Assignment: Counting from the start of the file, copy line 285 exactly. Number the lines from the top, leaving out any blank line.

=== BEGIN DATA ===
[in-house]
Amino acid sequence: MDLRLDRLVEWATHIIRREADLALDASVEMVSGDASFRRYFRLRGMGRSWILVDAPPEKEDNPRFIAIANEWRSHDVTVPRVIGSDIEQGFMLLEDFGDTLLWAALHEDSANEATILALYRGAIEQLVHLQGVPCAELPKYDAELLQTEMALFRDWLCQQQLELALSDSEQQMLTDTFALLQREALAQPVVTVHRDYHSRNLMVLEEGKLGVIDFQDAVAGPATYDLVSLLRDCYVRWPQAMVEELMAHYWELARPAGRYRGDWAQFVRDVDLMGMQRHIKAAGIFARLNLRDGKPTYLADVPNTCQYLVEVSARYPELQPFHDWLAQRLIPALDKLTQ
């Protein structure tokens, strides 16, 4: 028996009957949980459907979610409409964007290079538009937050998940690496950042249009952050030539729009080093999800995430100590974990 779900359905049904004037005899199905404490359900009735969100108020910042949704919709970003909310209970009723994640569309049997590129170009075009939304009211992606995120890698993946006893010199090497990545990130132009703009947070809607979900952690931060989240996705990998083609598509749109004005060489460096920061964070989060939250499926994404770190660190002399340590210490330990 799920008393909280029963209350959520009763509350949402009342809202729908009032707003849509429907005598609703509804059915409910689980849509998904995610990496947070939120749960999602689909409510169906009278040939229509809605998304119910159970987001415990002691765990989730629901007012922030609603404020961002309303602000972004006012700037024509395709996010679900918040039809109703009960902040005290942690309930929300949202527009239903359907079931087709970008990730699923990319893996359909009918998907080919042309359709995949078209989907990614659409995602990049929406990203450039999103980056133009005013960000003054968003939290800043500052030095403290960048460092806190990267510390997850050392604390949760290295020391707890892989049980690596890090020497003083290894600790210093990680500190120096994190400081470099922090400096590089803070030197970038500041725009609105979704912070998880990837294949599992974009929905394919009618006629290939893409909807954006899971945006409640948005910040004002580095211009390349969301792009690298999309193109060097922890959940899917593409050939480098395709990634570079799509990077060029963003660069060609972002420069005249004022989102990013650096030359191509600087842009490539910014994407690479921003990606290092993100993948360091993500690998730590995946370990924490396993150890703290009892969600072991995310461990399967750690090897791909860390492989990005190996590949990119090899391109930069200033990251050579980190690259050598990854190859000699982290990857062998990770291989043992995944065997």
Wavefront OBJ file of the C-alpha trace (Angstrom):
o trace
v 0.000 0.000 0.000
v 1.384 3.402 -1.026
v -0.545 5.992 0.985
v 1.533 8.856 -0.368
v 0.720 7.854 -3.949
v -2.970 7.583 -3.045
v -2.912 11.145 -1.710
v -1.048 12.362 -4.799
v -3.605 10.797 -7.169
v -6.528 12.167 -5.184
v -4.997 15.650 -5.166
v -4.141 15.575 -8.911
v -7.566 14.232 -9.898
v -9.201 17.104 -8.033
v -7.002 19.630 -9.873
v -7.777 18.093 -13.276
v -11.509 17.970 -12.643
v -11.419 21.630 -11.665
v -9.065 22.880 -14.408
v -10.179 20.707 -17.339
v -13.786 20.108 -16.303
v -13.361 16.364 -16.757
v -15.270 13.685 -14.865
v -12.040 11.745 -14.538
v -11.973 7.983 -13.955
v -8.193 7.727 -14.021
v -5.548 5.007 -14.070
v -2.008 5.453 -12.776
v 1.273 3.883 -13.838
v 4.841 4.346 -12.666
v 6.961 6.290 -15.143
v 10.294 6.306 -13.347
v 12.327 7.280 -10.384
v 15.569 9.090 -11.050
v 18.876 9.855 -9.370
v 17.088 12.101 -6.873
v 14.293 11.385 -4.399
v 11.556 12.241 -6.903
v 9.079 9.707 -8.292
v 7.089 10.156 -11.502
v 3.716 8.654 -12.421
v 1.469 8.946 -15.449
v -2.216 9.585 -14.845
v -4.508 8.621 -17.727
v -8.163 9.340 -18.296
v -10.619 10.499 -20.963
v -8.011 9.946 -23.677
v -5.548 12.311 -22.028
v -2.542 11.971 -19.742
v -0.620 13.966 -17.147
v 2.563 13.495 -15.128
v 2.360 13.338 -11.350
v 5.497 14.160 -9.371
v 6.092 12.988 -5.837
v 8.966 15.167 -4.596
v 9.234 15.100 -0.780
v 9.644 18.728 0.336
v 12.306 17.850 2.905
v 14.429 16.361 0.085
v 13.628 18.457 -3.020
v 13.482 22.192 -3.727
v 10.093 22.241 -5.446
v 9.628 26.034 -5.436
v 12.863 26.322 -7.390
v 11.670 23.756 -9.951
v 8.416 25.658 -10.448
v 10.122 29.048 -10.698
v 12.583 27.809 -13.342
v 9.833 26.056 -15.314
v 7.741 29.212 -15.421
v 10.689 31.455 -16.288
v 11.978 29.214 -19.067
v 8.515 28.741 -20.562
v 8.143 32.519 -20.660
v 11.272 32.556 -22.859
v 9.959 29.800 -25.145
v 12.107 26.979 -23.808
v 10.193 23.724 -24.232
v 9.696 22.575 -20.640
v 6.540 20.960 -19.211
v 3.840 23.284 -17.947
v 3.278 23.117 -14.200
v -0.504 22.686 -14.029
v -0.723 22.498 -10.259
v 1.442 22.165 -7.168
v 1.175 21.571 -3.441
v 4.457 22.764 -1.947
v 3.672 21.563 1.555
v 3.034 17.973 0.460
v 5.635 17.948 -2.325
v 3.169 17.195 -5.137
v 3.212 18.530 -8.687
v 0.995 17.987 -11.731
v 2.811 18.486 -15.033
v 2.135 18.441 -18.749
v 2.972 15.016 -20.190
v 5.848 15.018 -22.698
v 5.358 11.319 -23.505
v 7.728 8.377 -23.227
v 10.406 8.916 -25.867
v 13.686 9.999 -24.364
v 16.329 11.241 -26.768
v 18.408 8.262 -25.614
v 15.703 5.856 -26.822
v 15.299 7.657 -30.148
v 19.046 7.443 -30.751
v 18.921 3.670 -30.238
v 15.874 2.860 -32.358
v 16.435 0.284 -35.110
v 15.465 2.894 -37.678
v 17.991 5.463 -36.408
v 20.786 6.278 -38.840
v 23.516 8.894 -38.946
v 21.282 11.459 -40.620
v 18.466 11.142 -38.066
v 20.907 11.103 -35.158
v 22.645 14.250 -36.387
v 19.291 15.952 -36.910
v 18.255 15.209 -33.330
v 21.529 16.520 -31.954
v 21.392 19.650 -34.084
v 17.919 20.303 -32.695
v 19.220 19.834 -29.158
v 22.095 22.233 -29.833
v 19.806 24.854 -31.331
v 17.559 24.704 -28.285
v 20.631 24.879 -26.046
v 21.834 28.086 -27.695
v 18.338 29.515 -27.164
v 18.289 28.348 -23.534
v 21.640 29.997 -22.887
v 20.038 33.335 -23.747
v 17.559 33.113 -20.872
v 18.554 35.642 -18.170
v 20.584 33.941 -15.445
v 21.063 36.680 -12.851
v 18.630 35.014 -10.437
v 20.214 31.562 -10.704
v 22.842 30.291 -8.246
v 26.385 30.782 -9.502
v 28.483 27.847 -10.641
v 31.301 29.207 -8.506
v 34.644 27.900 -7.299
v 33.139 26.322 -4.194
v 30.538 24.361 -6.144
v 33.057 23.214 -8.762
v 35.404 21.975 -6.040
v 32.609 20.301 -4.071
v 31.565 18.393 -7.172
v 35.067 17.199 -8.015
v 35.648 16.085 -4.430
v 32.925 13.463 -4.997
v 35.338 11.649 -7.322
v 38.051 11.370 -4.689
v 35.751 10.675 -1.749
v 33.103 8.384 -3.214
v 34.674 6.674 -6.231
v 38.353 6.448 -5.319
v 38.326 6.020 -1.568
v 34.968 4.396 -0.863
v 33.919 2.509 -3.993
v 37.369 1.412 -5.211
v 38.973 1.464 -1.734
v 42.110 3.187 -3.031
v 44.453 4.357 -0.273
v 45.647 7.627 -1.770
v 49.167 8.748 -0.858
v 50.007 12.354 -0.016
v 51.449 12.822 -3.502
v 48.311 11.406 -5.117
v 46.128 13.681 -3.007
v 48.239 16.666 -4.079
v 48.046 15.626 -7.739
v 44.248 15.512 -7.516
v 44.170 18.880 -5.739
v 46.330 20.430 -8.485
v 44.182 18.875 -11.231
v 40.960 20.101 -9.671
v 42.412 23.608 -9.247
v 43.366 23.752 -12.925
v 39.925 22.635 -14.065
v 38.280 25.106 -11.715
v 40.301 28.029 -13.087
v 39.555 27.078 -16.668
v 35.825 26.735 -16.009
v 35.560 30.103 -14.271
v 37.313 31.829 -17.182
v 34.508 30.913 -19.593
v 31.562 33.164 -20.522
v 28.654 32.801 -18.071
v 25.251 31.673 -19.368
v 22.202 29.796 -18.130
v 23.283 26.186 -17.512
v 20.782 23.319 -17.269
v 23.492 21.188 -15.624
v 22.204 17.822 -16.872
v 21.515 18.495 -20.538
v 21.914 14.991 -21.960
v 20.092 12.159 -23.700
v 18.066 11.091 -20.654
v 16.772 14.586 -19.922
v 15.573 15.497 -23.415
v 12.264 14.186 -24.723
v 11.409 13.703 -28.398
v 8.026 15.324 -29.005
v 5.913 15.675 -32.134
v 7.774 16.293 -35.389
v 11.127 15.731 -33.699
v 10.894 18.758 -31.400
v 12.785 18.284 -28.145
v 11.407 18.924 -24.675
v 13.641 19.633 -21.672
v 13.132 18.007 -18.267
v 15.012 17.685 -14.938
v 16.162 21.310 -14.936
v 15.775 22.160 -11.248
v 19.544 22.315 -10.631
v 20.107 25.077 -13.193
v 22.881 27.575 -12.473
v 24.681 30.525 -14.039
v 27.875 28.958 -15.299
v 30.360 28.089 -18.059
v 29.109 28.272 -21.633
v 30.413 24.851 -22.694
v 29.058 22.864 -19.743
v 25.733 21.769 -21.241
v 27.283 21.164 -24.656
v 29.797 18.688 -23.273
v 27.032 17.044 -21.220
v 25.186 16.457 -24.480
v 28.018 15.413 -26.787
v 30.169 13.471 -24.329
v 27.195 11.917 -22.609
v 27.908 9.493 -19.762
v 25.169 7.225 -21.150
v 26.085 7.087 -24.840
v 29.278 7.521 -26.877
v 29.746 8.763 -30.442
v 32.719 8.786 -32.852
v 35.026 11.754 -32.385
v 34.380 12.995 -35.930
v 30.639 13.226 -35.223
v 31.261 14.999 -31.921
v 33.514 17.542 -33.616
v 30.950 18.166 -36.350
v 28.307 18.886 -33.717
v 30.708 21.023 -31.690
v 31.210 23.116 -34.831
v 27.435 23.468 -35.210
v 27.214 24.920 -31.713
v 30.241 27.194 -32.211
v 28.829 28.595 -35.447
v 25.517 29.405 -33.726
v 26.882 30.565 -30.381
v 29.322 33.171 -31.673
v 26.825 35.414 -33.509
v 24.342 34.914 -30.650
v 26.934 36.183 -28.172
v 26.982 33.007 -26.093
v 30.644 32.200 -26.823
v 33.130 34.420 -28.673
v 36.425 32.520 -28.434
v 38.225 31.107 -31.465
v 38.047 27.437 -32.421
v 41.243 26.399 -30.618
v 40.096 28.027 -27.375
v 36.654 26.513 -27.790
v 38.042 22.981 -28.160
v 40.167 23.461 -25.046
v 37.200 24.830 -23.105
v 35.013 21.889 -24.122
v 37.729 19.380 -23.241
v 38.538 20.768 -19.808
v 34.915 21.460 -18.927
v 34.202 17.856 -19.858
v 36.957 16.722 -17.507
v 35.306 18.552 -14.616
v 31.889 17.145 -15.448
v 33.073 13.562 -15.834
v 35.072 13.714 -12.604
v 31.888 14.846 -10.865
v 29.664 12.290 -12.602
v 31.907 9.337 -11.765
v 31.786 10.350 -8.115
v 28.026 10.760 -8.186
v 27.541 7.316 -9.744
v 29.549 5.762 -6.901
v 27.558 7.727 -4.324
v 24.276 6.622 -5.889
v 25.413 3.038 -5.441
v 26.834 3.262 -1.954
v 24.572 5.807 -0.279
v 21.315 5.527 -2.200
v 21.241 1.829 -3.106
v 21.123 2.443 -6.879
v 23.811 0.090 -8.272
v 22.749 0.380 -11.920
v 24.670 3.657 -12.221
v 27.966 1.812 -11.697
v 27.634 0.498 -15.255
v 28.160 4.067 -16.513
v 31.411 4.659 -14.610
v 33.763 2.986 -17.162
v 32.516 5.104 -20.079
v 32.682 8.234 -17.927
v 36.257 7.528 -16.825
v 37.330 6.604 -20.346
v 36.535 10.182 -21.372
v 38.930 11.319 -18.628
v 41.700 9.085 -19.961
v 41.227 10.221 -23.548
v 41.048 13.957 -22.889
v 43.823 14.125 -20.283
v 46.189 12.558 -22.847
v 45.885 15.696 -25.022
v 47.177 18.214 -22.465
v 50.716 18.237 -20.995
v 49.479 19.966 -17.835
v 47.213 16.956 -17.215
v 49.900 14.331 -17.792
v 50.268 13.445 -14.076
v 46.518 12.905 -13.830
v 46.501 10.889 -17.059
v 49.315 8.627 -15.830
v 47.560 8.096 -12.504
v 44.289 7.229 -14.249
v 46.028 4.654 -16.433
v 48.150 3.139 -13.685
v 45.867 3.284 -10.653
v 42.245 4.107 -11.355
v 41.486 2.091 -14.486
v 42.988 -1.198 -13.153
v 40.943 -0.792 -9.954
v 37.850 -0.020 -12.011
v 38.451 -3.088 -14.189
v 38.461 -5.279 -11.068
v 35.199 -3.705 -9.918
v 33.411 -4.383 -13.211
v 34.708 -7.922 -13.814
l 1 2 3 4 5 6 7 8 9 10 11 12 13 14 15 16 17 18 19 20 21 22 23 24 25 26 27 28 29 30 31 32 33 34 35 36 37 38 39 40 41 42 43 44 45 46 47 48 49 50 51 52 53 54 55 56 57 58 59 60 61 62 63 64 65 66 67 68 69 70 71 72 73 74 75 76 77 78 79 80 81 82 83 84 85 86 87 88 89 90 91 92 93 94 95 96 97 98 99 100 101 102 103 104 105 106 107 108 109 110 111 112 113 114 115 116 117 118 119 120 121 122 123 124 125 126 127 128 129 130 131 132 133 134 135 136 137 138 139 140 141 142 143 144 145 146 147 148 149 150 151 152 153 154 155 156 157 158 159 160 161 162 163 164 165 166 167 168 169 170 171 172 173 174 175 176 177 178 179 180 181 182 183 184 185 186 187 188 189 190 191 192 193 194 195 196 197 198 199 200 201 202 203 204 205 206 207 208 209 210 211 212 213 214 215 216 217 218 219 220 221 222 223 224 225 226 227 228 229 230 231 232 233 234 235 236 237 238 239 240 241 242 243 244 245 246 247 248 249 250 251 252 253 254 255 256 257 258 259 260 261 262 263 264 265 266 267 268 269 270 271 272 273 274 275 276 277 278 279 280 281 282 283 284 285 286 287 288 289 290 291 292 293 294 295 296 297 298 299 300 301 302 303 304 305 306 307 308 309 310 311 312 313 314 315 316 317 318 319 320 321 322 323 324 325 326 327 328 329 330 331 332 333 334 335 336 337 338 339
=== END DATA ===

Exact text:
v 35.072 13.714 -12.604